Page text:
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It’s a shame Wes Craven‘s most popular movies (“A Nightmare on Elm Street,” “Scream“) aren’t his best. Because a lot of people are missing great movies like “The Serpent and the Rainbow.” This one definitely trumps the popular ones already mentioned.

The movie is set in Haiti, where Harvard anthropologist Dennis Alan (Bill Pullman) has gone to research a voodoo drug that could be used as an advanced anesthetic. What the serum actually does is make a person a zombie. It doesn’t make the person want to eat brains, but it does make them appear to be dead. Of course the military already has a hold of the drug and is using it to fight opponents.

Dennis gets entangled in all of this and begins having drug-induced hallucinations. The nightmares are so vivid that he or the viewer cannot be sure if what’s happening is real or not. Dennis eventually realizes that the undead are actually being controlled by voodoo priests and if he isn’t careful, he could be next.

I believe this is Craven’s best directing job. The nightmares, blood and gore in this one make “A Nightmare on Elm Street” look like a Disney movie. It’s genuinely scary, too. It takes us to a place and culture that we aren’t familiar with, so we’re allowed to believe these kinds of things happen there. We find ourselves being thankful that we aren’t smart enough to be a Harvard anthropologist. And Craven’s use of very common fears like snakes and claustrophobia aren’t just cheap tricks, they’re actually scary.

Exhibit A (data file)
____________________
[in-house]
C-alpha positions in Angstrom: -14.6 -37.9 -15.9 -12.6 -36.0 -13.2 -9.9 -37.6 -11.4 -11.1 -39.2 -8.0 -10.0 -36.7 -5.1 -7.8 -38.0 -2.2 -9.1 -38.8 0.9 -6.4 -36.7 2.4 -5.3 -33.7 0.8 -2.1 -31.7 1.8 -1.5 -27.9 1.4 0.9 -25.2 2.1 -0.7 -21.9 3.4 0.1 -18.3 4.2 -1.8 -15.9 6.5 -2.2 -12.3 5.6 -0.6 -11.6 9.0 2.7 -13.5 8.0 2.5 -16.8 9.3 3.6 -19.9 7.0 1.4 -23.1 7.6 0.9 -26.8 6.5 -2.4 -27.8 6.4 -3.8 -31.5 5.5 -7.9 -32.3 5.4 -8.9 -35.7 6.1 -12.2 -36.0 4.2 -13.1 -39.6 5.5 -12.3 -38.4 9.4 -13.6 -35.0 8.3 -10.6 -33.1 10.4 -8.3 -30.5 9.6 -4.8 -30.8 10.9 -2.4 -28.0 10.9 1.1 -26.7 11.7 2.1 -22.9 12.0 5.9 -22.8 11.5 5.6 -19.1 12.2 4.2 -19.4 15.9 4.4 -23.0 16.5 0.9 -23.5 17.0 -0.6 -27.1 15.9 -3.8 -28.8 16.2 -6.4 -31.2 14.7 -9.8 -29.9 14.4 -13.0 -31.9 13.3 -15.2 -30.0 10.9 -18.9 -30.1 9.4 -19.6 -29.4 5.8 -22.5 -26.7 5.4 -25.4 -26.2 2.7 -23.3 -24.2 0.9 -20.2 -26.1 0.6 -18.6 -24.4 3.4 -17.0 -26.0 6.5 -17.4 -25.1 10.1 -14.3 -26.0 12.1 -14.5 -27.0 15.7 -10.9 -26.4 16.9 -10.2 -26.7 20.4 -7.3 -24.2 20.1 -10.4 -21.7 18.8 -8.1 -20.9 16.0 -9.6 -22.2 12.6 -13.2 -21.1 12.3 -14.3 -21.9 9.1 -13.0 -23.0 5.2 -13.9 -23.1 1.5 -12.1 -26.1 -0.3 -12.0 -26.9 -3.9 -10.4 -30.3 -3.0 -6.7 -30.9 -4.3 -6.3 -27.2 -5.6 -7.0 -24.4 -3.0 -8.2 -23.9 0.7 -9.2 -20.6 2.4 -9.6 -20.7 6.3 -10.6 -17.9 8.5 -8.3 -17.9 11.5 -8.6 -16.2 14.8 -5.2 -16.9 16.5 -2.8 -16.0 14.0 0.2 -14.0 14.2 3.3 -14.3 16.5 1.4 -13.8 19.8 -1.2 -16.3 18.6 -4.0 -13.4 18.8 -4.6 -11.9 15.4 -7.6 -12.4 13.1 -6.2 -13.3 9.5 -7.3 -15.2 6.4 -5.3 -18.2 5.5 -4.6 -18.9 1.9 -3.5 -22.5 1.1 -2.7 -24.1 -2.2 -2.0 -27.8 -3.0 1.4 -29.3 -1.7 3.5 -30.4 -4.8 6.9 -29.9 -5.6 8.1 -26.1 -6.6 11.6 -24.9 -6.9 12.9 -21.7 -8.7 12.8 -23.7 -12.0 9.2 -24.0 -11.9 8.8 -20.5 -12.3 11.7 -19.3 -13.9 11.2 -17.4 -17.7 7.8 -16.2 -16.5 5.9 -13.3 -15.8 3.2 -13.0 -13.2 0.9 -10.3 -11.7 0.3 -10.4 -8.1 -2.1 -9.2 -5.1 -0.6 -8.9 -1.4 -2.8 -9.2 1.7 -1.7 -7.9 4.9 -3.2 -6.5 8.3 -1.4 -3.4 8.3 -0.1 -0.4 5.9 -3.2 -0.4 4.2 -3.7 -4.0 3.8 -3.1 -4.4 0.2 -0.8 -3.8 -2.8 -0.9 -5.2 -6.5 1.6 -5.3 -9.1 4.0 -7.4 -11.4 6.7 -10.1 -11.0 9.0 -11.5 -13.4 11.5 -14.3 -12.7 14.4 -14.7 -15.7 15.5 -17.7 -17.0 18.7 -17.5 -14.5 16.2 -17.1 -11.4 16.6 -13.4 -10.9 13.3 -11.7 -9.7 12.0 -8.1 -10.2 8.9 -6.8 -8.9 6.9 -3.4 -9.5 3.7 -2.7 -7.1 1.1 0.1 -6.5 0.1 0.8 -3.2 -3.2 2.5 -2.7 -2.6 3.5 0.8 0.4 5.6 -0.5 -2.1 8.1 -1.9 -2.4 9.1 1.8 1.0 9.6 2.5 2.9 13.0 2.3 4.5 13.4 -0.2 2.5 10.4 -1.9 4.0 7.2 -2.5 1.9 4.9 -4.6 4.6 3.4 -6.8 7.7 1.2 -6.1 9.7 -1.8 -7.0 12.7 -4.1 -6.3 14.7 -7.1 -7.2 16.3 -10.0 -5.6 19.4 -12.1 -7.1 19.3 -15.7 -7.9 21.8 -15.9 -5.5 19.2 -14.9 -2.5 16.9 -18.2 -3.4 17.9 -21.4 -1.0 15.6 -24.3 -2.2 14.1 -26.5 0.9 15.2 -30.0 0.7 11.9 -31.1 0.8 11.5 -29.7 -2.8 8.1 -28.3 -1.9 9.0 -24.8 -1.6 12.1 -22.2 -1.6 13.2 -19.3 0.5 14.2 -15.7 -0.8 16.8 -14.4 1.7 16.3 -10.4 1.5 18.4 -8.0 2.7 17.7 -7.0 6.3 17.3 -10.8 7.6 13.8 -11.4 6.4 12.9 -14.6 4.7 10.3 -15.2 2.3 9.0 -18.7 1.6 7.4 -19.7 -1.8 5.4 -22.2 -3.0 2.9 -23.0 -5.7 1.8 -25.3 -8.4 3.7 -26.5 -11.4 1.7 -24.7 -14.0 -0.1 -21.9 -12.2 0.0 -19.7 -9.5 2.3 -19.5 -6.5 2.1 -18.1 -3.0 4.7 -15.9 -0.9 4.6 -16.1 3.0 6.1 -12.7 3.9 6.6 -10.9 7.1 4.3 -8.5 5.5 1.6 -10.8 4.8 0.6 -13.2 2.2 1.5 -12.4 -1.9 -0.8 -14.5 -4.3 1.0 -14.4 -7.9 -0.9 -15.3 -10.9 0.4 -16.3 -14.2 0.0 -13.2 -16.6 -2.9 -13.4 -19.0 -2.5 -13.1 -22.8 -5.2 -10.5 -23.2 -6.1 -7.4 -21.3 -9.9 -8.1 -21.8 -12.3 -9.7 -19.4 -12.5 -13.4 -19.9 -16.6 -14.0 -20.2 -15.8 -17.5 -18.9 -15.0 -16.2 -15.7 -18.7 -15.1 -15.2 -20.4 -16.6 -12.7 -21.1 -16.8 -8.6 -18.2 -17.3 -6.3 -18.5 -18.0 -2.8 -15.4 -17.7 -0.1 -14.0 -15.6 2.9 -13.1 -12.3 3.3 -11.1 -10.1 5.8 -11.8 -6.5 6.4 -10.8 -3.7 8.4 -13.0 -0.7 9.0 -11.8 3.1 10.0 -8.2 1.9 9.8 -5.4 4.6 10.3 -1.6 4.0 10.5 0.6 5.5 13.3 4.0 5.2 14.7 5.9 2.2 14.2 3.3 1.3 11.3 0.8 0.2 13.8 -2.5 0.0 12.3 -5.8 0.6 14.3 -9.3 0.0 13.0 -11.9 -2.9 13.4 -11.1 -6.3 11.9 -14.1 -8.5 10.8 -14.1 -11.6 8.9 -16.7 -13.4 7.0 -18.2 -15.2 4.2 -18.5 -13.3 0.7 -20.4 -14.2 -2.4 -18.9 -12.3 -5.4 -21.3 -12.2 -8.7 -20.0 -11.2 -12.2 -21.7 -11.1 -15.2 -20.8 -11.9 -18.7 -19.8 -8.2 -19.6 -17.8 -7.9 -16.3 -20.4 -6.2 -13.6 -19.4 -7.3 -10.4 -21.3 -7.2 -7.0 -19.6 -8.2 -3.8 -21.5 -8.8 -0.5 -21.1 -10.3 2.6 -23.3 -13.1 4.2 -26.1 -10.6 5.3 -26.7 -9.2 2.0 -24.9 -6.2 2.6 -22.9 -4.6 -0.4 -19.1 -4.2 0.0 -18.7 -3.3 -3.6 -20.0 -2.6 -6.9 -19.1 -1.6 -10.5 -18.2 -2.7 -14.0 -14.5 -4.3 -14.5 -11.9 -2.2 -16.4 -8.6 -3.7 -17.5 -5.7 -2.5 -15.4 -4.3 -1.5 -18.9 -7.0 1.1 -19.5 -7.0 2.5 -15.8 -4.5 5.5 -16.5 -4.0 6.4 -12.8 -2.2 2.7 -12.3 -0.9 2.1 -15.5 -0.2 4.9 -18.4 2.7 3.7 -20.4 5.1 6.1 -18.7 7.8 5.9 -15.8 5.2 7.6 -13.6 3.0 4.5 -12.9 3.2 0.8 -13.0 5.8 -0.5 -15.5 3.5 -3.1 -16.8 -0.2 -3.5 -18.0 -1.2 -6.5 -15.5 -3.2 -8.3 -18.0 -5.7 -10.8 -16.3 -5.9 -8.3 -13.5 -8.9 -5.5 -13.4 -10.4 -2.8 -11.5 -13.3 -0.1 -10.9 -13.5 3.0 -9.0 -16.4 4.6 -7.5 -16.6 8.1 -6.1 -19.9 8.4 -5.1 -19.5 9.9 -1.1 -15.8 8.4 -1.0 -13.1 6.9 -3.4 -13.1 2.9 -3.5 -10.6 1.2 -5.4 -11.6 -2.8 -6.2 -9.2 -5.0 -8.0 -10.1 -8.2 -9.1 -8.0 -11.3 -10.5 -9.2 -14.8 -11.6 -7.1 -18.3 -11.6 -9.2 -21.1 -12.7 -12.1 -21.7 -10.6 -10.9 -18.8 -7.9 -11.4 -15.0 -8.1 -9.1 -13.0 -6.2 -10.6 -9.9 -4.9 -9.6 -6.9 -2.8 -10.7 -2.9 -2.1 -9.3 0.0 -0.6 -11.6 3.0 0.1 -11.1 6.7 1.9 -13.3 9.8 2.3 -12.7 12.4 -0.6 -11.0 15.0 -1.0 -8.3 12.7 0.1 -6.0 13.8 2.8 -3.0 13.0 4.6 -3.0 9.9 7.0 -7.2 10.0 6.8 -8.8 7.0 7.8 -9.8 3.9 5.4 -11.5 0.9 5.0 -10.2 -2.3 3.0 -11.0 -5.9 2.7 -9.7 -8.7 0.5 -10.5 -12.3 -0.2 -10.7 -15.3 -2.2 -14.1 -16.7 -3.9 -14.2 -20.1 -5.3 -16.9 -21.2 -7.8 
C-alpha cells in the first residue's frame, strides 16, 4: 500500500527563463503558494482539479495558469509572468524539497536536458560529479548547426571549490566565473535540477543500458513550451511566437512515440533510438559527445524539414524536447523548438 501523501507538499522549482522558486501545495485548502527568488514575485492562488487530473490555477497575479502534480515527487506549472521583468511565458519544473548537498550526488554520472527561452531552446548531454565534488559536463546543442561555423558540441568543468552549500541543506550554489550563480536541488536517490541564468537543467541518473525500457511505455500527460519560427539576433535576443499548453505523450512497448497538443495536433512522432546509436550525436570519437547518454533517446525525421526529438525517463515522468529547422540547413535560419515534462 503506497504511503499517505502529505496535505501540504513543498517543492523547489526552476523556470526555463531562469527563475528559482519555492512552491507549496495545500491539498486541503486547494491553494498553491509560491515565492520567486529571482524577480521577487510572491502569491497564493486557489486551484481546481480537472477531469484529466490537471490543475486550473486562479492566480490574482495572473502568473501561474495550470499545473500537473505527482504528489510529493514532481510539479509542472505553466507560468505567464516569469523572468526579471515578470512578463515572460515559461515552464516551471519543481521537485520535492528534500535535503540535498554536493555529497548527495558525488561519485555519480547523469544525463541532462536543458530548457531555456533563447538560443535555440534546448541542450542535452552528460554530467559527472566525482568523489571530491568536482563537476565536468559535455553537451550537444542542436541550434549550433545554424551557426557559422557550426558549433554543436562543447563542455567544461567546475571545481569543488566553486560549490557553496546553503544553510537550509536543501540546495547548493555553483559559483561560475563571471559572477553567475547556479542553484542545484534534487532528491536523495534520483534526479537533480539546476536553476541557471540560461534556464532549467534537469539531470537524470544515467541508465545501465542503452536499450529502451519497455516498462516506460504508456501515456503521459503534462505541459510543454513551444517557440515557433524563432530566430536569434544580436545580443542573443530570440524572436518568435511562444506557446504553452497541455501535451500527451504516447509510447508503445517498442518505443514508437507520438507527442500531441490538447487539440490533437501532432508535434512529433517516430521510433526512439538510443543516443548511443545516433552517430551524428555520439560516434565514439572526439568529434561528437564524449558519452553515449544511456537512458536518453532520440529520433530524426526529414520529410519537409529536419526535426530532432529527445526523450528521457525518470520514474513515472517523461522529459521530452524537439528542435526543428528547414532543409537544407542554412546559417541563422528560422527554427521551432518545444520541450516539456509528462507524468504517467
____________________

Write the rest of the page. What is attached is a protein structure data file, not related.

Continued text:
“The Serpent and the Rainbow” 1989

Memorable Quote: “Whatever happens, death is not the end.”

Best Scene: The zombie bride hallucination. It’s gross and scary in the simplest way. See clip below.

Did You Know? Author Wade Davis, who wrote the book the movie was based on, agreed to sell the book rights on the condition that Peter Weir direct and Mel Gibson star. Neither man had any involvement in the project.

See the rest of the 31 Great Horror Movies.

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